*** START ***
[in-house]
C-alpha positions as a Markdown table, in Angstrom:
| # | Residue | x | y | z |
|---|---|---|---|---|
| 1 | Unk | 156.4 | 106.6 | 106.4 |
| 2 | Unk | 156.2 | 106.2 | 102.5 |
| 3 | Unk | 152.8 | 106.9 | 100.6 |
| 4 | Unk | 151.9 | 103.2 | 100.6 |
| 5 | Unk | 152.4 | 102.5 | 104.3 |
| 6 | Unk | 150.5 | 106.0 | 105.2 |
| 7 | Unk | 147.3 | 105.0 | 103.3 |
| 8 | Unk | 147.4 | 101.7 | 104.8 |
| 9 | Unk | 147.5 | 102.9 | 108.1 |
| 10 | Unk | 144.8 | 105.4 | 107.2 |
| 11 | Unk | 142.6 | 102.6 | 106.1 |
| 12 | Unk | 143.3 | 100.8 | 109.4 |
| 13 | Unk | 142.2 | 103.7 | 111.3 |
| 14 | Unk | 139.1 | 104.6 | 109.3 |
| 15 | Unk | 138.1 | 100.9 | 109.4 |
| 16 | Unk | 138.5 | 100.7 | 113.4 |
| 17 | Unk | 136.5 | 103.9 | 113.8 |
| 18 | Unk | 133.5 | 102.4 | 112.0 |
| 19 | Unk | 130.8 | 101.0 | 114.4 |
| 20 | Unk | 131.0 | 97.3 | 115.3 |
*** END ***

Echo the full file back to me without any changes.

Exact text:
[in-house]
C-alpha positions as a Markdown table, in Angstrom:
| # | Residue | x | y | z |
|---|---|---|---|---|
| 1 | Unk | 156.4 | 106.6 | 106.4 |
| 2 | Unk | 156.2 | 106.2 | 102.5 |
| 3 | Unk | 152.8 | 106.9 | 100.6 |
| 4 | Unk | 151.9 | 103.2 | 100.6 |
| 5 | Unk | 152.4 | 102.5 | 104.3 |
| 6 | Unk | 150.5 | 106.0 | 105.2 |
| 7 | Unk | 147.3 | 105.0 | 103.3 |
| 8 | Unk | 147.4 | 101.7 | 104.8 |
| 9 | Unk | 147.5 | 102.9 | 108.1 |
| 10 | Unk | 144.8 | 105.4 | 107.2 |
| 11 | Unk | 142.6 | 102.6 | 106.1 |
| 12 | Unk | 143.3 | 100.8 | 109.4 |
| 13 | Unk | 142.2 | 103.7 | 111.3 |
| 14 | Unk | 139.1 | 104.6 | 109.3 |
| 15 | Unk | 138.1 | 100.9 | 109.4 |
| 16 | Unk | 138.5 | 100.7 | 113.4 |
| 17 | Unk | 136.5 | 103.9 | 113.8 |
| 18 | Unk | 133.5 | 102.4 | 112.0 |
| 19 | Unk | 130.8 | 101.0 | 114.4 |
| 20 | Unk | 131.0 | 97.3 | 115.3 |